In the figure below, we show the operative range of CICLOPE in the parameter space defined by R+= R/l* (horizontal axis) and viscous units l*. Comparing this with the range of the other existing facility, we see that CICLOPE covers an unexplored region of this parameter space, defined by a minimum Reynolds number (R+>10000) and size of viscous scales (l*>10 µm). The other experiments include air, compressed air and water as flow medium. As can be seen, most experiments cover the low-Reynolds number range. The “superpipe” covers a wide range of Reynolds numbers, but with much smaller size of the viscous scales. The Long Pipe in CICLoPE keeps the viscous units well above the 10 µm threshold all across its operative range. Therefore, standard hot-wire probes can be used to acquire turbulent statistcis with no need of a posteriori corrections.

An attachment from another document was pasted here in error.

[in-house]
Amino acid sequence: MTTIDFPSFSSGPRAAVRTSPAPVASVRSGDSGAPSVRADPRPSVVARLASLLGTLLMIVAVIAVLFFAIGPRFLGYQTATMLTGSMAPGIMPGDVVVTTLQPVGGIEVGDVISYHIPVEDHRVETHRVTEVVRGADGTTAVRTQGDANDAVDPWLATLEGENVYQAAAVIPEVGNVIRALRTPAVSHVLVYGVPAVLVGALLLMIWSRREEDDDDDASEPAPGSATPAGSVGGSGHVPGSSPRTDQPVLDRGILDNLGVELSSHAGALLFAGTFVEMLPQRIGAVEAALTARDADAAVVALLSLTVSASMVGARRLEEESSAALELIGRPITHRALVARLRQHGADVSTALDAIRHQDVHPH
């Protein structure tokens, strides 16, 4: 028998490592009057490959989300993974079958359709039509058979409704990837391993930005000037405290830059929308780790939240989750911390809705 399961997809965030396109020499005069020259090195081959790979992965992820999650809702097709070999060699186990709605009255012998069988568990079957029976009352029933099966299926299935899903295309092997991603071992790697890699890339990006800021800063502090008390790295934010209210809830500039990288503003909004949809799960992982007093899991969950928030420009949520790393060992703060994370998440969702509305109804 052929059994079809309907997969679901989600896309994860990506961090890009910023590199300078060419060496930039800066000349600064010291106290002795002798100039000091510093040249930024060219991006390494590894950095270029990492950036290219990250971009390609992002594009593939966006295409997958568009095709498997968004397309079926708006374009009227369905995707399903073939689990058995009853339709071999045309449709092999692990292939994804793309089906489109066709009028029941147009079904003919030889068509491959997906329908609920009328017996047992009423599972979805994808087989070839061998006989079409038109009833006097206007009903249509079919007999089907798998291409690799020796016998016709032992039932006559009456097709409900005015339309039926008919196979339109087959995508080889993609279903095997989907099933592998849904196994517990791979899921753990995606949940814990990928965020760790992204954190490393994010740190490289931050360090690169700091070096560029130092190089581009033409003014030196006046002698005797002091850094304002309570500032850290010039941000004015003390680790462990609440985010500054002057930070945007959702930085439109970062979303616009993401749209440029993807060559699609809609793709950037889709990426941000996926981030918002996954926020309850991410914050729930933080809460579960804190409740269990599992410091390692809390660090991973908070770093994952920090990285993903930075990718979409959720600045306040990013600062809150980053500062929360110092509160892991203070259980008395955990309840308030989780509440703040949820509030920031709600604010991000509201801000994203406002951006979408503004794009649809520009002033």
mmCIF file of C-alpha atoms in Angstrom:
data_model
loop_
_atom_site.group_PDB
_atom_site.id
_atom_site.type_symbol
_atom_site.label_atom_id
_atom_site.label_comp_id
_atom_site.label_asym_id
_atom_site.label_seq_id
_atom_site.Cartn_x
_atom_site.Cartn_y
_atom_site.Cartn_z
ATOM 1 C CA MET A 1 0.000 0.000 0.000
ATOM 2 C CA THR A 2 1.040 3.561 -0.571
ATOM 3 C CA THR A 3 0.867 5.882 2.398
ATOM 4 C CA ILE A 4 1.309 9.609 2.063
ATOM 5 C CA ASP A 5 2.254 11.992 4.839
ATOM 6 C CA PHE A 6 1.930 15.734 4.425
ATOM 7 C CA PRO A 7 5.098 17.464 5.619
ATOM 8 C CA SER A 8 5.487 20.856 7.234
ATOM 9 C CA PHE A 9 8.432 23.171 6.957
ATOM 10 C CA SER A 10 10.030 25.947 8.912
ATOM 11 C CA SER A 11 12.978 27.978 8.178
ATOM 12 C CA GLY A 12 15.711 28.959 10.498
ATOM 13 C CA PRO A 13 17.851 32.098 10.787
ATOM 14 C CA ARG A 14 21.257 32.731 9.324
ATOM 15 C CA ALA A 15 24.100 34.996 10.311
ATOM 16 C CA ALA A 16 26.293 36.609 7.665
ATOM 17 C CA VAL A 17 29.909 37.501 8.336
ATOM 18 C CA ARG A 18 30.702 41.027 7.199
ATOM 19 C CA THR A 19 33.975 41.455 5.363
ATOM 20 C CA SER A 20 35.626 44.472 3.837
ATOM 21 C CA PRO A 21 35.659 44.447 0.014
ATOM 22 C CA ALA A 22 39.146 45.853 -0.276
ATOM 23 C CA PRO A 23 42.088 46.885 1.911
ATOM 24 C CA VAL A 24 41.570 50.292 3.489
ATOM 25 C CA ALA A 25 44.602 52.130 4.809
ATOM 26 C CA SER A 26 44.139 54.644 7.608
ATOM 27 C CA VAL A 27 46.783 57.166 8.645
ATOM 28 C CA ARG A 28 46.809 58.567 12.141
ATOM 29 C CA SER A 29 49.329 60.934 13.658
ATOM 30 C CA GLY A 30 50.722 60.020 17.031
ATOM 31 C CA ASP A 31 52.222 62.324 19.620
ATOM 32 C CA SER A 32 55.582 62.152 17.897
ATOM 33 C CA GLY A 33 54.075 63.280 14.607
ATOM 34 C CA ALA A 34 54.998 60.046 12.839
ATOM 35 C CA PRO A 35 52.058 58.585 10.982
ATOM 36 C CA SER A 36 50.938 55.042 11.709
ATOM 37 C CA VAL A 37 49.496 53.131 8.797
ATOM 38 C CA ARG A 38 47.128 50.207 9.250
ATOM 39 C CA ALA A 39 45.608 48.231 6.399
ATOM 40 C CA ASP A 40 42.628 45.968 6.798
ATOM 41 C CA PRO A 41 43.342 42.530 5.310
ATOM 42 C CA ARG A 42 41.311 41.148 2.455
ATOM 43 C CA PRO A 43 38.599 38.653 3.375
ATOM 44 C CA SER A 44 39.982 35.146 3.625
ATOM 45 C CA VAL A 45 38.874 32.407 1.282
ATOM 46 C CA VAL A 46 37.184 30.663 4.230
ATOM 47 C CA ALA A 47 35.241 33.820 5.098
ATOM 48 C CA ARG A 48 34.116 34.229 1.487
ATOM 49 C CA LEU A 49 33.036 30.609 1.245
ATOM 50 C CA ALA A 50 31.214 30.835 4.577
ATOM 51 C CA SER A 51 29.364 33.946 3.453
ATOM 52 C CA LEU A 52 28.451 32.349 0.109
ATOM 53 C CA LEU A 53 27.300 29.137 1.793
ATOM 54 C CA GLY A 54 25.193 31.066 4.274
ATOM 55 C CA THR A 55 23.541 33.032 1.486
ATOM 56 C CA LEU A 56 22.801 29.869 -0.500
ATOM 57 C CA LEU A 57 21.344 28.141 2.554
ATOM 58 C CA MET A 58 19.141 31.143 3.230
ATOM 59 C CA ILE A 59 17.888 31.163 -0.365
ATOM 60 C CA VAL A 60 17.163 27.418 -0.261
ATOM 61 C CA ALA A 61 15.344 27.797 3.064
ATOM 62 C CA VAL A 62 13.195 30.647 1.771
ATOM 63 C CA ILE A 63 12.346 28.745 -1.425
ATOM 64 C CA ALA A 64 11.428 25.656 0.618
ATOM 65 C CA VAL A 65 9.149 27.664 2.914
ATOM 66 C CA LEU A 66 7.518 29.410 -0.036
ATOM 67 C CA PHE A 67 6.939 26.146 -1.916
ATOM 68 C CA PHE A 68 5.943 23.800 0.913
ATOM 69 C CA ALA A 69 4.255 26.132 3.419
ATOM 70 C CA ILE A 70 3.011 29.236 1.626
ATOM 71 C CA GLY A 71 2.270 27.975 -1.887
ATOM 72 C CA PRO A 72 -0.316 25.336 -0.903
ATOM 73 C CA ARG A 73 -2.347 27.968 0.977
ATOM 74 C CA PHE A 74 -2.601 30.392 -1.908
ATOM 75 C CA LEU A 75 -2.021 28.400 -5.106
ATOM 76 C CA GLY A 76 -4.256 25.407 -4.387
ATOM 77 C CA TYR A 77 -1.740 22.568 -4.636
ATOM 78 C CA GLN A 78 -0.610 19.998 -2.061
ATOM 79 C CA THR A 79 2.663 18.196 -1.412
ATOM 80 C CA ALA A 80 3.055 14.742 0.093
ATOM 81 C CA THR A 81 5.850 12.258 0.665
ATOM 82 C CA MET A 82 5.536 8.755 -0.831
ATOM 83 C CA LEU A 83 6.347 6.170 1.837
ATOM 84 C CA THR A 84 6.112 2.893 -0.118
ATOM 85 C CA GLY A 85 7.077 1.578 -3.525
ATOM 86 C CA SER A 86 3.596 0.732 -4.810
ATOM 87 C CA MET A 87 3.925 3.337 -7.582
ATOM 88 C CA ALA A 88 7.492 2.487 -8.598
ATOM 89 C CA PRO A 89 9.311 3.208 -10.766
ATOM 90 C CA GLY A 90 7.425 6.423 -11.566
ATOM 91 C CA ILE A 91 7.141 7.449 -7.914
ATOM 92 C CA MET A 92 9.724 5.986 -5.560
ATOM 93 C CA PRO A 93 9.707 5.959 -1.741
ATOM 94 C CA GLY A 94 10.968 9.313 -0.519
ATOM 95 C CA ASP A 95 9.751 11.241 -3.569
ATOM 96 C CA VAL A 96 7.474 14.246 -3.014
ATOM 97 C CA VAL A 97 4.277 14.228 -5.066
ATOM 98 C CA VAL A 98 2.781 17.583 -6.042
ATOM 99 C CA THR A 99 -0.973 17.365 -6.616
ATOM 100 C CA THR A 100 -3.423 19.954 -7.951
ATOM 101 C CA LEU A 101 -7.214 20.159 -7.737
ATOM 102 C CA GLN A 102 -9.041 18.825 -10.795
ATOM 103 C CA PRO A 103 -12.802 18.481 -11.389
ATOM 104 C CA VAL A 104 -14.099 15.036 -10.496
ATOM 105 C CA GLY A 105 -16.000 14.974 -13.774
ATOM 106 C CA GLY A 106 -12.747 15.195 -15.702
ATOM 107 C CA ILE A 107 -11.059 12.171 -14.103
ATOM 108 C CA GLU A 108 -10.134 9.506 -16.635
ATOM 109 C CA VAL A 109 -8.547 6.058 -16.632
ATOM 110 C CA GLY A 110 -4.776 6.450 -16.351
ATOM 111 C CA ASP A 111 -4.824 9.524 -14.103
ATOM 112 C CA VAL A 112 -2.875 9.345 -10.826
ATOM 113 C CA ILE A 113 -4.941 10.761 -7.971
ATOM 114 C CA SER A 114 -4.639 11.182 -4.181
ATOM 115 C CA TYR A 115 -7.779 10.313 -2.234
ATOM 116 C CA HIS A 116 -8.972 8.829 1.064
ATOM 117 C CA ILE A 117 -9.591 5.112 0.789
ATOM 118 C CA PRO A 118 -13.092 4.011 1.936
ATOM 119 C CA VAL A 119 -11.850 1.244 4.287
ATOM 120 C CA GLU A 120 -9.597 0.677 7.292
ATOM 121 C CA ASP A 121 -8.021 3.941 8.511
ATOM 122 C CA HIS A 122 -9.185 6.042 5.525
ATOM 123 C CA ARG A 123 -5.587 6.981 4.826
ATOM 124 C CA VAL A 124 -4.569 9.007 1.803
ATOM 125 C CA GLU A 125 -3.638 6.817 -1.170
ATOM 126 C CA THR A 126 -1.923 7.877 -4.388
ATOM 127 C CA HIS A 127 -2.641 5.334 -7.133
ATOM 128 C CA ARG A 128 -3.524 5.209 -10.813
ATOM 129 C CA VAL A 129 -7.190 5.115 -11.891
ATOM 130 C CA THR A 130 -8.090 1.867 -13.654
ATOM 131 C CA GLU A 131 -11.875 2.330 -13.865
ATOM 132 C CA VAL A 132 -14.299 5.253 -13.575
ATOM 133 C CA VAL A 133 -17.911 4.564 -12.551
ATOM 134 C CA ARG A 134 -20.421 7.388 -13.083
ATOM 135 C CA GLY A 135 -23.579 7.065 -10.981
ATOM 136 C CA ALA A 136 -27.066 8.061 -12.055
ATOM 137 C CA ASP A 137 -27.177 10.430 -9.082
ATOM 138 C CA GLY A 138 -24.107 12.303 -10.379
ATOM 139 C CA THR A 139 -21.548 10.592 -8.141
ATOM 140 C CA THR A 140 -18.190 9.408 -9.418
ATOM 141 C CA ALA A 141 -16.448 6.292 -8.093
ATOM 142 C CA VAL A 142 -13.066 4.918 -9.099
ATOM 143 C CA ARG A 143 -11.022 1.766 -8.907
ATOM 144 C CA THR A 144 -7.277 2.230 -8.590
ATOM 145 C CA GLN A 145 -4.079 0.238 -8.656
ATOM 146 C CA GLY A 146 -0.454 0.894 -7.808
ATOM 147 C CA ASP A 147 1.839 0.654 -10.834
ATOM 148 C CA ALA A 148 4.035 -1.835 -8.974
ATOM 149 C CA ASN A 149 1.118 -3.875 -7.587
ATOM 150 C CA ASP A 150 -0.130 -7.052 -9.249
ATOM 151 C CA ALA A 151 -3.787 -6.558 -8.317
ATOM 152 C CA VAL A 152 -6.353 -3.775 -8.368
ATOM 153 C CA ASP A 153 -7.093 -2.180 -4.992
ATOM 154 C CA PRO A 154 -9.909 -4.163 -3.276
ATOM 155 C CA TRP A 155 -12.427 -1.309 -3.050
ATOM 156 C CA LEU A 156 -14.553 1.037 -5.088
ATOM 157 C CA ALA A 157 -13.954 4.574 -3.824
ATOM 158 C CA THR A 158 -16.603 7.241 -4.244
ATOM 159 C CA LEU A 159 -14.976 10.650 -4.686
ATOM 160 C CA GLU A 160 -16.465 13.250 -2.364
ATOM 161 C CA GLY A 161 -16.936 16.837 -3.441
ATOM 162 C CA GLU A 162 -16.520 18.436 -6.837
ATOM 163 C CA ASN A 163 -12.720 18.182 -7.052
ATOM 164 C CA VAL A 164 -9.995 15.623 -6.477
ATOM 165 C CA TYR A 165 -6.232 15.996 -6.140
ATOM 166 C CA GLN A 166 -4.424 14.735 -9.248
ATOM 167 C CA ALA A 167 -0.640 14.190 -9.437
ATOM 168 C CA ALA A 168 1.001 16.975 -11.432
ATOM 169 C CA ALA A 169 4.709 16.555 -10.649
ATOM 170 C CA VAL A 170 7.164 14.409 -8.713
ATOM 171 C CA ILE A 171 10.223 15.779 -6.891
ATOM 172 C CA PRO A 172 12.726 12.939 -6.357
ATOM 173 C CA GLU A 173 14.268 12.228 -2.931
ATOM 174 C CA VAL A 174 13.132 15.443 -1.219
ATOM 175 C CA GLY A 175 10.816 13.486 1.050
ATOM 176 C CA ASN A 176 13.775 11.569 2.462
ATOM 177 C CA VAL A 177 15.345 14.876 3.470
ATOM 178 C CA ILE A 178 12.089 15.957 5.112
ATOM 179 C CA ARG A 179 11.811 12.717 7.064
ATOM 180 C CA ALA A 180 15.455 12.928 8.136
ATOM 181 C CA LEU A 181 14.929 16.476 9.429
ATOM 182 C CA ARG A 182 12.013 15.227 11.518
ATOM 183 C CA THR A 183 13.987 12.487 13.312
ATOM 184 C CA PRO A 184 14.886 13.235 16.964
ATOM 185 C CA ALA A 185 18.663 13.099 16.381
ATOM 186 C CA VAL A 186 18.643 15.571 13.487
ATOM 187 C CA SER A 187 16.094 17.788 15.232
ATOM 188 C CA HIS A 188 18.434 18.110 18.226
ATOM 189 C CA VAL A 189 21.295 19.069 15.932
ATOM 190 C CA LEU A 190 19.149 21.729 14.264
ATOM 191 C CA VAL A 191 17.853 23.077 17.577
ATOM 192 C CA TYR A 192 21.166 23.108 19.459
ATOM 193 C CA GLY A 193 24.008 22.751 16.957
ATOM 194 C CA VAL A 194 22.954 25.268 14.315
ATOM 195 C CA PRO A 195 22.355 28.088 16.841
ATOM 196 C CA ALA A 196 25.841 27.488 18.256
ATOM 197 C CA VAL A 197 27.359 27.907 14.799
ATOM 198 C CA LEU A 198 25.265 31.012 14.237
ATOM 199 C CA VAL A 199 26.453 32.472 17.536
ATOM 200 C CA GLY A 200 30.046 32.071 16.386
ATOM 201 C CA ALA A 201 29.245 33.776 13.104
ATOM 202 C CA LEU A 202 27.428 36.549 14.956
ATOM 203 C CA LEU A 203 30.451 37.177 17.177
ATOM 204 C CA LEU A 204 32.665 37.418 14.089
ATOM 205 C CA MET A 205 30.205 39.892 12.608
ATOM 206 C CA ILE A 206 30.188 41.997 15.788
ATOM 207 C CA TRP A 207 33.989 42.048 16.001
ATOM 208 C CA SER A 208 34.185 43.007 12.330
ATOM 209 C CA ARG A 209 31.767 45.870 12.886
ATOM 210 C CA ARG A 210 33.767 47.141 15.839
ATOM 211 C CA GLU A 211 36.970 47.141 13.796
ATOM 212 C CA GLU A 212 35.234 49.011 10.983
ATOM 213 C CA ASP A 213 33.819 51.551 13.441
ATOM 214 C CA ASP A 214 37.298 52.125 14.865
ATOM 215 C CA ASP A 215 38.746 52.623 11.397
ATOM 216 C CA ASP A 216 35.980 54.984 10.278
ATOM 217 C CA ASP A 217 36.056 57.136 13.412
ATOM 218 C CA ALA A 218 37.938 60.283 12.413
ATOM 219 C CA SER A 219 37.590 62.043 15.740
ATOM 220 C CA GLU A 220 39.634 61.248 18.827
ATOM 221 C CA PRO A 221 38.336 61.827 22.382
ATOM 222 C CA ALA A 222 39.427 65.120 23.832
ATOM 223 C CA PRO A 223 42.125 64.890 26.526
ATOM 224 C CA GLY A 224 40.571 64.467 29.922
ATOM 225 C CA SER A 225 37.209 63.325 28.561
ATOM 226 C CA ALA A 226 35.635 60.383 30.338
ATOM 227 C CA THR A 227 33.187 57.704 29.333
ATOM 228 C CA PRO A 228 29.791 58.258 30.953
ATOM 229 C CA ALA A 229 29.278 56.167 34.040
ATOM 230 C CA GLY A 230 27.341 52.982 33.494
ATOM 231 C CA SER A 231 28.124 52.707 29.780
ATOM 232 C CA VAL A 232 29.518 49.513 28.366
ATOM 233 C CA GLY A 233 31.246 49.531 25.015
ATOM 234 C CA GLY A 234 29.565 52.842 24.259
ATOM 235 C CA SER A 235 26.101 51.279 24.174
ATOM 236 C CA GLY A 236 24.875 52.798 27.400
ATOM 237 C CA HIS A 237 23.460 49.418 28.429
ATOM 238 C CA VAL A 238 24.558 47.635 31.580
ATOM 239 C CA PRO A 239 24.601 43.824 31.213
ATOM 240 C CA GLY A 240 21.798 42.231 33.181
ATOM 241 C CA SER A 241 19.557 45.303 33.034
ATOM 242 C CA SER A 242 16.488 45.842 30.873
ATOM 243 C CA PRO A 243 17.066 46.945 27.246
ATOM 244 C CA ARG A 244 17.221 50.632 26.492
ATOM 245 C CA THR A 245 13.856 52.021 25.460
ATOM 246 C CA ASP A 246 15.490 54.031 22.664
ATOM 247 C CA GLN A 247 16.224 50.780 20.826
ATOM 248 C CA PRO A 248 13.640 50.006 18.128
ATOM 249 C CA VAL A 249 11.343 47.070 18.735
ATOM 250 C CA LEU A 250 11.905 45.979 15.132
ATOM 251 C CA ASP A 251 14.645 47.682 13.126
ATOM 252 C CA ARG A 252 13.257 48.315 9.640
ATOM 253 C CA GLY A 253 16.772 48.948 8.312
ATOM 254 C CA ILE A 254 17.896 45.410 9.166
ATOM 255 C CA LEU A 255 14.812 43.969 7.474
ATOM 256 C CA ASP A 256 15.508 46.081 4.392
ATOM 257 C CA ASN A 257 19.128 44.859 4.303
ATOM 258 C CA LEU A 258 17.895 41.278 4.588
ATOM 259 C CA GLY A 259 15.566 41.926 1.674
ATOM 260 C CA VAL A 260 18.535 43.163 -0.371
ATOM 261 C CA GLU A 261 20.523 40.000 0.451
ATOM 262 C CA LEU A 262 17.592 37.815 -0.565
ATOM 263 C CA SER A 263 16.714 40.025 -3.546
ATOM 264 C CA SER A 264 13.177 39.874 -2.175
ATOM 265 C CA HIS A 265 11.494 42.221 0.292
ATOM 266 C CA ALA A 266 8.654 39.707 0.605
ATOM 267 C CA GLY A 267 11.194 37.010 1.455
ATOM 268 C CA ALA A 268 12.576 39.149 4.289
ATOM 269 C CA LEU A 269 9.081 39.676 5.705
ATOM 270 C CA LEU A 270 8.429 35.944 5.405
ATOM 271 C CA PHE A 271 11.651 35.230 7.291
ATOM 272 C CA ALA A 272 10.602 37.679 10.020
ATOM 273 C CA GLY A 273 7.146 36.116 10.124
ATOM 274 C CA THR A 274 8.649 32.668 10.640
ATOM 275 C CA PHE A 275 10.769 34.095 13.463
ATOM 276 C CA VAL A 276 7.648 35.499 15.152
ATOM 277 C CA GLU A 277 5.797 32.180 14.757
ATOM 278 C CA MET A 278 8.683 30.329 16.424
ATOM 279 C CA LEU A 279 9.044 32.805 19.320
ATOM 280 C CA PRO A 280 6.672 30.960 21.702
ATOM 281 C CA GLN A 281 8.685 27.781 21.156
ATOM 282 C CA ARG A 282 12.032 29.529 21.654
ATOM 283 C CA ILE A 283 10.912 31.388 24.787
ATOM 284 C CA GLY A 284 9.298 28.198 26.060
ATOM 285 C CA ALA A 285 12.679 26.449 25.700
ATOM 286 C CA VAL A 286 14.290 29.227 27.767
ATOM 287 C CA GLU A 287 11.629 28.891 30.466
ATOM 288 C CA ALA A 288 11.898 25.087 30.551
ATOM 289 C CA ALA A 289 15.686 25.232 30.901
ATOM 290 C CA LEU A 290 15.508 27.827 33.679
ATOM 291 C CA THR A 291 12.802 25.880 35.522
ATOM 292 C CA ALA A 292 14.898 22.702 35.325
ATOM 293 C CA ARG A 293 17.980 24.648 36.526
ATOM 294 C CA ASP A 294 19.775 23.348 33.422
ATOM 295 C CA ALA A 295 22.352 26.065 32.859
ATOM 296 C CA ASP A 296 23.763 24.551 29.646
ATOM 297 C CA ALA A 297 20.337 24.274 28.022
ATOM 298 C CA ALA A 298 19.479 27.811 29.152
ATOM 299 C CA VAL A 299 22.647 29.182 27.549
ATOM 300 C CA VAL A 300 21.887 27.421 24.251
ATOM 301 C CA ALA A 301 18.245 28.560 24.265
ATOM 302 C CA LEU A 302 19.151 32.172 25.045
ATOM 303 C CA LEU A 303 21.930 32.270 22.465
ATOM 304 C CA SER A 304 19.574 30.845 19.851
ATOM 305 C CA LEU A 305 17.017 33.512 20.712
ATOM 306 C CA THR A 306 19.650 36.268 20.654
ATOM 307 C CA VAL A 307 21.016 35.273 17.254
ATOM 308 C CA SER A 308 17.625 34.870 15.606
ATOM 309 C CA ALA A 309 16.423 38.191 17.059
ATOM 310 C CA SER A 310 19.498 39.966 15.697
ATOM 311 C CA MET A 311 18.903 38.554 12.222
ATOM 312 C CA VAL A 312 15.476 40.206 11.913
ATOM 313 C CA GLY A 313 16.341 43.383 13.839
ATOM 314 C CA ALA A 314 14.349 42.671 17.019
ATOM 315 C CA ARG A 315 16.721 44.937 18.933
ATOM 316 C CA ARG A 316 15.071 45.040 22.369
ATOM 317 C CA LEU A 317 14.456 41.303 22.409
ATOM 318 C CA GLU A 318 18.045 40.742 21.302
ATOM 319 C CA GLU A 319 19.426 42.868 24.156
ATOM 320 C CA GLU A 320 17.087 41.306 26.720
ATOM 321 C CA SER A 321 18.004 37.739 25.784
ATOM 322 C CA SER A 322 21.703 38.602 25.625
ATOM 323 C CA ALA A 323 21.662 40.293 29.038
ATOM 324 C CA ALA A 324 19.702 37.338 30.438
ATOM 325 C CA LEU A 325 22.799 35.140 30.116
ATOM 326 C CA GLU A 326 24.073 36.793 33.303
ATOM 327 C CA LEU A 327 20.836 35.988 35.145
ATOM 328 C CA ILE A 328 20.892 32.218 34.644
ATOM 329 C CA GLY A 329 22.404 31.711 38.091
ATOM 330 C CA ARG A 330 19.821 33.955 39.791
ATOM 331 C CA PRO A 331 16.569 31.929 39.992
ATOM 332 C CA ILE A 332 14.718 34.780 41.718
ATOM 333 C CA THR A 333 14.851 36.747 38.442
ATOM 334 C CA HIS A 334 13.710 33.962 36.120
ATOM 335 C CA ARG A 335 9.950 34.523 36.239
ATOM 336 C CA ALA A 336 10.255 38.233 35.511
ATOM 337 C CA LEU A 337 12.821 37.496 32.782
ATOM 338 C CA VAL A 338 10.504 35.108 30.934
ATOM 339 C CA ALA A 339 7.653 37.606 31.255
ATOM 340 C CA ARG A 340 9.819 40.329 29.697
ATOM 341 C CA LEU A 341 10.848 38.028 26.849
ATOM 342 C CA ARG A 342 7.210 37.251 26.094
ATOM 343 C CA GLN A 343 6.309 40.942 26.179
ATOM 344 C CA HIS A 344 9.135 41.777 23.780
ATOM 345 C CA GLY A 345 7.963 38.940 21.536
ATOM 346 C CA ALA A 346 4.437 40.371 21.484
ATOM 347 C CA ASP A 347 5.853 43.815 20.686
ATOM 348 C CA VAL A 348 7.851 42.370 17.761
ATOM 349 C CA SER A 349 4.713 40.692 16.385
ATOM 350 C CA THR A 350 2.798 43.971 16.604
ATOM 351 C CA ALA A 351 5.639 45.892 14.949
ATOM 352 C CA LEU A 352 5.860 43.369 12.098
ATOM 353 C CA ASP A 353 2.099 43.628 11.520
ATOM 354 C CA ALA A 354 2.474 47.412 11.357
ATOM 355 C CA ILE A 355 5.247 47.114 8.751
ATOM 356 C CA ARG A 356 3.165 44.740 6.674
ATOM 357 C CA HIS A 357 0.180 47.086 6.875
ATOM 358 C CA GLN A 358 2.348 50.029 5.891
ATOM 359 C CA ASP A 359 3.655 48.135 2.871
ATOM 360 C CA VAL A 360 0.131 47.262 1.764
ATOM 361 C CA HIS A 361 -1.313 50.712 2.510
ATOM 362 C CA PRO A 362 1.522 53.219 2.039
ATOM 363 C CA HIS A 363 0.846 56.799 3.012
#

The main part of the set-up is the long pipe, which consists of a 111.5m long tube of diameter 0.9m. The pipe is made of 22 modular elements, each 5m long plus one module of 1.5 m. The modules, made of carbon fiber, are built with extremely high precision to guarantee a smooth inner surface and perfect alignment (see table 1). Each module has 4 access holes of 15 cm diameter at the downstream end to introduce measurement devices or gain optical access along the whole length of the pipe. The main test section is a 1.5m long element at the end of the pipe. This section can be easily removed and replaced with a custom-made section specific to the type of experiment to perform. This offer the flexibility to study several particular flows such as: the effect of non-smooth walls; non-isothermal conditions; the evolution of various non-equilibrium flows; flows with particulates etc, without re-design of the entire pipe. Pressure can be equalized anywhere in along the pipe length, and customized flow manipulators (grids, active elements, etc.) can be installed at pipe inlet.